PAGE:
Henry Hodges’ book “Technology of the Ancient World” is a fascinating look at the origins of the modern worlds technology. Did humans first chip rocks to get a sharp edge or did they first twist plant fibers together to make a thread by rolling them between palm and thigh? Chipped rocks leave evidence that we can see but plant fibers rotted away thousands of years ago. The story of halting progress interrupted by times of conservative malaise is fascinating although, as Hodges points out, there are holes in our knowledge. Without trying the book shows that our love of vivid colors and beauty is ageless and, contrary to what we are sometimes told, world trade has been with us as long as we have been us. Fascinating as this book is it is badly flawed.
It was first published in 1970 and was written using research even older than that. I am not concerned that some of the gaps that Hodges mentions may have been filled by now but by the author’s, by 1970s’ society’s, dismissal of the world outside the “West”. When is the last time you heard of Syria, Iraq, and Egypt referred to as part of “the West”? Outside of the founding of “Western Civilization” I would guess the answer would have to be never. Once Hodges has examined the classical “Western Civilization”, Mesopotamia, Egypt, Greece, Rome, he moves on the the rest of the world, the “Barbarians”. First he looks at northern Europe where he admits that some technology outstrips that of Rome. Roman ships, built for the calm Mediterranean pale in comparison to the ships built by the “barbarians” of the north. He also mentions several innovations from the north, great leaps, that never took hold like roller bearings for cart wheels. He attributes this to a failure of the northern people and never offers conquest by Rome as a possible reason the technology was not adopted more widely.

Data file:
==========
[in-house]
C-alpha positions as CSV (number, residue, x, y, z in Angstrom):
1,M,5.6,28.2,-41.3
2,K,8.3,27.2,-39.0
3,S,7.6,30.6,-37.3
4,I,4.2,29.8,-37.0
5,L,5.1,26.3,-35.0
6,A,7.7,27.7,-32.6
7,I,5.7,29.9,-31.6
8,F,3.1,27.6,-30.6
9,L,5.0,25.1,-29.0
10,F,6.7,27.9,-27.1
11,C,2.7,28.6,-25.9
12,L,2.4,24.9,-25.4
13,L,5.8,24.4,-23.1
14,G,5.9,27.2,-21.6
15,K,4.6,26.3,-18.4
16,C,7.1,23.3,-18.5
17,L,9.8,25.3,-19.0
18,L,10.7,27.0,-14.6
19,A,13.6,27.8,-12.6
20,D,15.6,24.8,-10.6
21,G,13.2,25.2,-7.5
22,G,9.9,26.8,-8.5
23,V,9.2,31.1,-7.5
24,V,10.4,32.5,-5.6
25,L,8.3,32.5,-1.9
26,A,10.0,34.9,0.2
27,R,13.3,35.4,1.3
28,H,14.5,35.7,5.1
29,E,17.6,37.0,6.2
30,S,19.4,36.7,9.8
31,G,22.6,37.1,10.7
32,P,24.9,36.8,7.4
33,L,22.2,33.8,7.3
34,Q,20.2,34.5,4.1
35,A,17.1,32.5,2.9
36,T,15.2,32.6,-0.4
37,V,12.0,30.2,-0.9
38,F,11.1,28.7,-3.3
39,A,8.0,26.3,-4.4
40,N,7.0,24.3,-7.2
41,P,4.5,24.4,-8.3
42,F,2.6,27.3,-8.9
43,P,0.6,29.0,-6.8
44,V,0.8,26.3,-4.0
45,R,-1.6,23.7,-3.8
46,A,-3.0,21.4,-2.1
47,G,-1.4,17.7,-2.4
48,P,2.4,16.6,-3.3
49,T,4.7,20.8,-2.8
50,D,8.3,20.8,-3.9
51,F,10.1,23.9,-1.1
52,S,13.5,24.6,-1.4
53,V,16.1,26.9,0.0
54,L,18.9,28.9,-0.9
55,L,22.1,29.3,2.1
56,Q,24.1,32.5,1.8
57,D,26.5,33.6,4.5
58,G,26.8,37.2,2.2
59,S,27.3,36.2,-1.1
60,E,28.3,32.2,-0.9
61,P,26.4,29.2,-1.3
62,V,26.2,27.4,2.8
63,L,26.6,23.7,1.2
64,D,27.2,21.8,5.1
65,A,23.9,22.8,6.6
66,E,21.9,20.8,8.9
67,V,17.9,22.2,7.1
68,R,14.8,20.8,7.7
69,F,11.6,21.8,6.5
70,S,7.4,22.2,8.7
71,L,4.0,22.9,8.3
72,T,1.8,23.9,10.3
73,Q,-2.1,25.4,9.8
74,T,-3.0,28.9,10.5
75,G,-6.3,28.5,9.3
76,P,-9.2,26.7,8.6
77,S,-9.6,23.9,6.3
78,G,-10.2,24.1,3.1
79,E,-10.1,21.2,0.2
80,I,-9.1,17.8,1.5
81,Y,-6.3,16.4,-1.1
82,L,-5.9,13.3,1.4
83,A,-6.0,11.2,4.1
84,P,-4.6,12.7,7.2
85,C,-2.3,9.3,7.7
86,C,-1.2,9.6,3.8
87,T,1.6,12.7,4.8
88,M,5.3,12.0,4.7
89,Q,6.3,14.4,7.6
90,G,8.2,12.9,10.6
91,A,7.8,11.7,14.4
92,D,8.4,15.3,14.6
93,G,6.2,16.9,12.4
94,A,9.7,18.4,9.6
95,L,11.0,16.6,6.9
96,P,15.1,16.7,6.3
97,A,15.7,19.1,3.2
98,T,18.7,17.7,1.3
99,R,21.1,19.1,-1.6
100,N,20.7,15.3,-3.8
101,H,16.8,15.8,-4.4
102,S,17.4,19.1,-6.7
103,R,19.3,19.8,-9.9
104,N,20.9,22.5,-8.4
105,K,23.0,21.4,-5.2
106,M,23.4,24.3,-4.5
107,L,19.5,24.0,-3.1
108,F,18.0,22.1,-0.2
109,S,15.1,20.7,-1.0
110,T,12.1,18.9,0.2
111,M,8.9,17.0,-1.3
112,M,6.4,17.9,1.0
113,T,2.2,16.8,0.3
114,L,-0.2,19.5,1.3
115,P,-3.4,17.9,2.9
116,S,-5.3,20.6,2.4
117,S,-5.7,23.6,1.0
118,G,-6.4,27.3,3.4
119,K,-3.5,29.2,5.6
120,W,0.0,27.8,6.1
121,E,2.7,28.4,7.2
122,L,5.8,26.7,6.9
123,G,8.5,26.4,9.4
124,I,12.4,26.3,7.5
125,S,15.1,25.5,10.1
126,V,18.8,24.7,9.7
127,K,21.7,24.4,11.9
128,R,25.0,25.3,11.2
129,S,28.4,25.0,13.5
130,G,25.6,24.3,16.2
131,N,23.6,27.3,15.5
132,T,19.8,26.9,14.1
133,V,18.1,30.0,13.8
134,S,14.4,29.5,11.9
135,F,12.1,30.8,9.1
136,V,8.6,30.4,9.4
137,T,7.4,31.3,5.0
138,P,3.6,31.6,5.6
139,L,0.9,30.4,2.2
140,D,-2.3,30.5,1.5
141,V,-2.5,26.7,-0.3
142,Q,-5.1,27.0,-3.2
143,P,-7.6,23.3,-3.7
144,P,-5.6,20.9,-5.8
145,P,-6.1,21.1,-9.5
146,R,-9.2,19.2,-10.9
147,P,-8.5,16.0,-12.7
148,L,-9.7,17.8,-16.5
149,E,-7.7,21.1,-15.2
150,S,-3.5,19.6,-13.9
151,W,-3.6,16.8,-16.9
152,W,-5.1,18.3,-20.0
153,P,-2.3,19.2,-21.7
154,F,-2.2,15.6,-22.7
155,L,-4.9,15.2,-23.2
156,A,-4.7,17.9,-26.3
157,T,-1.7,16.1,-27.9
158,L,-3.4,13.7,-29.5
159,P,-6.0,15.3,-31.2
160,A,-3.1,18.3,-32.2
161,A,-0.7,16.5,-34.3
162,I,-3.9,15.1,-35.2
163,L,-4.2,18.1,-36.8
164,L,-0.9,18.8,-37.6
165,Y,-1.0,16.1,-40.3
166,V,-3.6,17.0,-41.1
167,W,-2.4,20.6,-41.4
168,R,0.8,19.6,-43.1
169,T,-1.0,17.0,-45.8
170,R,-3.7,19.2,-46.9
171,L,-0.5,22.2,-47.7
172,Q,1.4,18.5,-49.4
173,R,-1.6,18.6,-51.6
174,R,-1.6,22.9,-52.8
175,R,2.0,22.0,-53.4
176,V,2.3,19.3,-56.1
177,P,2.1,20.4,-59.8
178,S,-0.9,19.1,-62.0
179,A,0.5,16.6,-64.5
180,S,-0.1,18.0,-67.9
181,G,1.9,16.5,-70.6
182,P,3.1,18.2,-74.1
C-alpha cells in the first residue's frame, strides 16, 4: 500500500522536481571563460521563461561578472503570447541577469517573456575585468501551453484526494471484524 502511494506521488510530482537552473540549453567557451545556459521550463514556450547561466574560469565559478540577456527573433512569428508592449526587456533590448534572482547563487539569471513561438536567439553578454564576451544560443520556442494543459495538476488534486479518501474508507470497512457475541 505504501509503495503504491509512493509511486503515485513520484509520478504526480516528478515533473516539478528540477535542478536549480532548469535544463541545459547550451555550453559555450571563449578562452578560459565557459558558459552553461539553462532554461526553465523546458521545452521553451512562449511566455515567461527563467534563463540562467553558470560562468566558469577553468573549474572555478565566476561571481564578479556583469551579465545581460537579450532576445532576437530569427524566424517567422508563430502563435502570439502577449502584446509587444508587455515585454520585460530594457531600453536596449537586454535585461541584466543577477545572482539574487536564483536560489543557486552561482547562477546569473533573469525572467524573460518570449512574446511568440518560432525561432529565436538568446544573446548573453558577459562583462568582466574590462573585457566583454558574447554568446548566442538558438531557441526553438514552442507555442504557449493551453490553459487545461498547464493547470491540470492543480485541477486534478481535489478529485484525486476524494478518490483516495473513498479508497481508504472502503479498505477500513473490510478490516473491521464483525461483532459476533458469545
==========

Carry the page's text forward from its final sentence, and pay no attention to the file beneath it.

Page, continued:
The people of northern Europe got much better treatment than the few pages devoted to other areas of the world. He claims that India imported bronze technology from “the West” but admits that there skills at casting metal were more advanced. We are told that China and the West both imported the composite bow from the Eurasian nomads but that the Eurasian nomads simple dispersed technology, they did not originate it. I am tempted to pull out my copy of David Hackett Fischer’s “Historians’ fallacies: toward a logic of historical thought” (1971) and look for examples of logical fallacies he might have drawn from this book. The flaws I found here have also renewed my desire to read Edward W. Said’s “Orientalism” (1979).